Warner Bros. DMCA Fraud and Abuse Case Goes to Jury

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The dispute between file-hosting service Hotfile and Warner Bros, where the latter is accused of taking down content they don’t hold the copyrights to, is going to jury trial this fall. The movie studio had requested summary judgment in their favor but the court decided that a jury must hear the issue. "There is sufficient evidence on the record to suggest that Warner intentionally targeted files it knew it had no right to remove," the judge notes.

warnerLast month the MPAA announced a major victory in its case against file-hosting service Hotfile.

A redacted copy of the verdict was released this week confirming that the movie studios won summary judgment on the issues of DMCA defense and vicarious liability. The remaining issues will be fought out in a trial later this year.

What the MPAA didn’t mention, however, is that the issue of Warner Bros’ alleged abuse of Hotfile’s anti-piracy tool will also go to jury.

Hotfile sued the movie studio two years ago for abusing the DMCA takedown process on numerous occasions.

The file-hoster alleged that after giving Warner access to its systems, the studio wrongfully took down hundreds of files including games demos and Open Source software without holding the copyrights to them. The takedowns continued even after the movie studio was repeatedly notified about the false claims.

In a response, Warner Bros. admitted the accusations. However, the movie studio argued that they are not to blame because the mistakes were made by a computer, not a person. As a result, the false takedown request were not “deliberate lies.”

Warner Bros. asked the court for summary judgment in its favor, but Florida District Court Judge Kathleen Williams has decided to let the issue be heard before a jury.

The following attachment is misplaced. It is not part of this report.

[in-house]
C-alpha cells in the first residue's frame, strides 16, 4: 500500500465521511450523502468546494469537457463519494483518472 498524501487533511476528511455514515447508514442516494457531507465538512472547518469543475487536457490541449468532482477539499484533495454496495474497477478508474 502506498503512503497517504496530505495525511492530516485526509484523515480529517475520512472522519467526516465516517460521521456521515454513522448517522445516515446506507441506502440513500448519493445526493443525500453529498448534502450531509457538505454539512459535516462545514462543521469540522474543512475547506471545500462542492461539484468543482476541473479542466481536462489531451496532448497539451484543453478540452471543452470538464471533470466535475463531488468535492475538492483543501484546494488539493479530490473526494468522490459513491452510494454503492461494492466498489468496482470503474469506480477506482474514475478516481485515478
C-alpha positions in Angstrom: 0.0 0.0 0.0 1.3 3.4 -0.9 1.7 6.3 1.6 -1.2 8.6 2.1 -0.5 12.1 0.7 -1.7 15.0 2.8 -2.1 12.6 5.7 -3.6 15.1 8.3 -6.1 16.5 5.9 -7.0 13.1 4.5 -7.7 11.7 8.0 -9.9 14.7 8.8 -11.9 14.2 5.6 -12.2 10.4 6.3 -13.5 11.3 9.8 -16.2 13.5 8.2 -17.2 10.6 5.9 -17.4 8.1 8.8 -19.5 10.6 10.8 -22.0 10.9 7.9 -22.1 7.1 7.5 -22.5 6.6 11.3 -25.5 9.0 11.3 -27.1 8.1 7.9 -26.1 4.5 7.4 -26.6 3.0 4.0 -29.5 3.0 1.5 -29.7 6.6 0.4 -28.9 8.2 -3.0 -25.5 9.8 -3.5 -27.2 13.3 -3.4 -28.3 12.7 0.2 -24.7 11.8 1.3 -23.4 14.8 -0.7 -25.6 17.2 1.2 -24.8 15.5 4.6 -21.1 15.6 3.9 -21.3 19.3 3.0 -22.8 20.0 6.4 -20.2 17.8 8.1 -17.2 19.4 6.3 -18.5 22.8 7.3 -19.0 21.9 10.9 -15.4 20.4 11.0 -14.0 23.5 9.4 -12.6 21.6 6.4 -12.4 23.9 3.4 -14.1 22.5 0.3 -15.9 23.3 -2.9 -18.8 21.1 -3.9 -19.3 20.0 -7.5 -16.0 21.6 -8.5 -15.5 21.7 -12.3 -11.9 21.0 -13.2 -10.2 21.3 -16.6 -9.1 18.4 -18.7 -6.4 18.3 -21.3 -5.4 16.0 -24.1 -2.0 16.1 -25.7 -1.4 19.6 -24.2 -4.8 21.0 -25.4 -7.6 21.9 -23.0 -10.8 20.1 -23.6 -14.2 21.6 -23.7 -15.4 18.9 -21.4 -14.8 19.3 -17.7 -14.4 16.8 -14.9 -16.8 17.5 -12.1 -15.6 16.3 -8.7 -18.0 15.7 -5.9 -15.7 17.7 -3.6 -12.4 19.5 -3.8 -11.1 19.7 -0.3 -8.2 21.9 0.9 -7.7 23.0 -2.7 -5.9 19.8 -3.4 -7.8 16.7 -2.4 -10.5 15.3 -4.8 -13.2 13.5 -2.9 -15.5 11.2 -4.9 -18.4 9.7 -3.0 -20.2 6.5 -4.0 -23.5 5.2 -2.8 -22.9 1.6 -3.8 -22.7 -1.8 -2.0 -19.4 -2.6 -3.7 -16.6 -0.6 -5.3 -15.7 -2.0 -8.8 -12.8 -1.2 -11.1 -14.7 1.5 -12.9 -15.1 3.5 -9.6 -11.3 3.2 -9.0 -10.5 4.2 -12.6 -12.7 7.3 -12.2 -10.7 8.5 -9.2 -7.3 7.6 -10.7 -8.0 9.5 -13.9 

“There is sufficient evidence on the record to suggest that Warner intentionally targeted files it knew it had no right to remove. This precludes summary judgment in [Warner Bros’] favor,” the judge writes.

Judge Williams notes that Warner Bros. does not dispute the erroneous takedowns. The movie studio claimed that these mistakes were unavoidable but also admitted that it did not check whether the “infringing” titles actually pointed to their content. In addition, there are several other factors the jury will have to make a decision on.

“Warner readily admits that mistakes do occur, and Hotfile has identified characteristics that may be responsible for engendering those mistakes. For example, Warner’s staff did not download or review any Hotfile content before marking it for removal,” Williams writes.

Warner Bros. has targeted copyrighted works from other copyright holders, Electronic Arts for example. The movie studio also removed the software JDownloader, which was offered legally, no less than eight times for reasons that are redacted in the verdict.

“Specifically, Hotfile has provided the example of JDownloader, which Warner did not manage [redacted]. It has also shown Warner’s interest in an application of its takedown rights beyond works that it owns. And Warner has not otherwise argued that it had the right to remove those files, only that its mistakes should be excused,” Judge Williams writes.

The above is enough evidence for Hotfile to argue their case before a jury, in what promises to be a unique case on the appropriateness of automated DMCA takedown filters.

“The Court finds this motive and other evidence sufficient to sustain an inference that Warner violated Section 512(c), such that these issues should be presented to the jury.”

The case will now move to trial which is scheduled to start in November. Aside from the copyright infringement claims against Hotfile, the DMCA abuse case is expected to set an important precedent.

To be continued.


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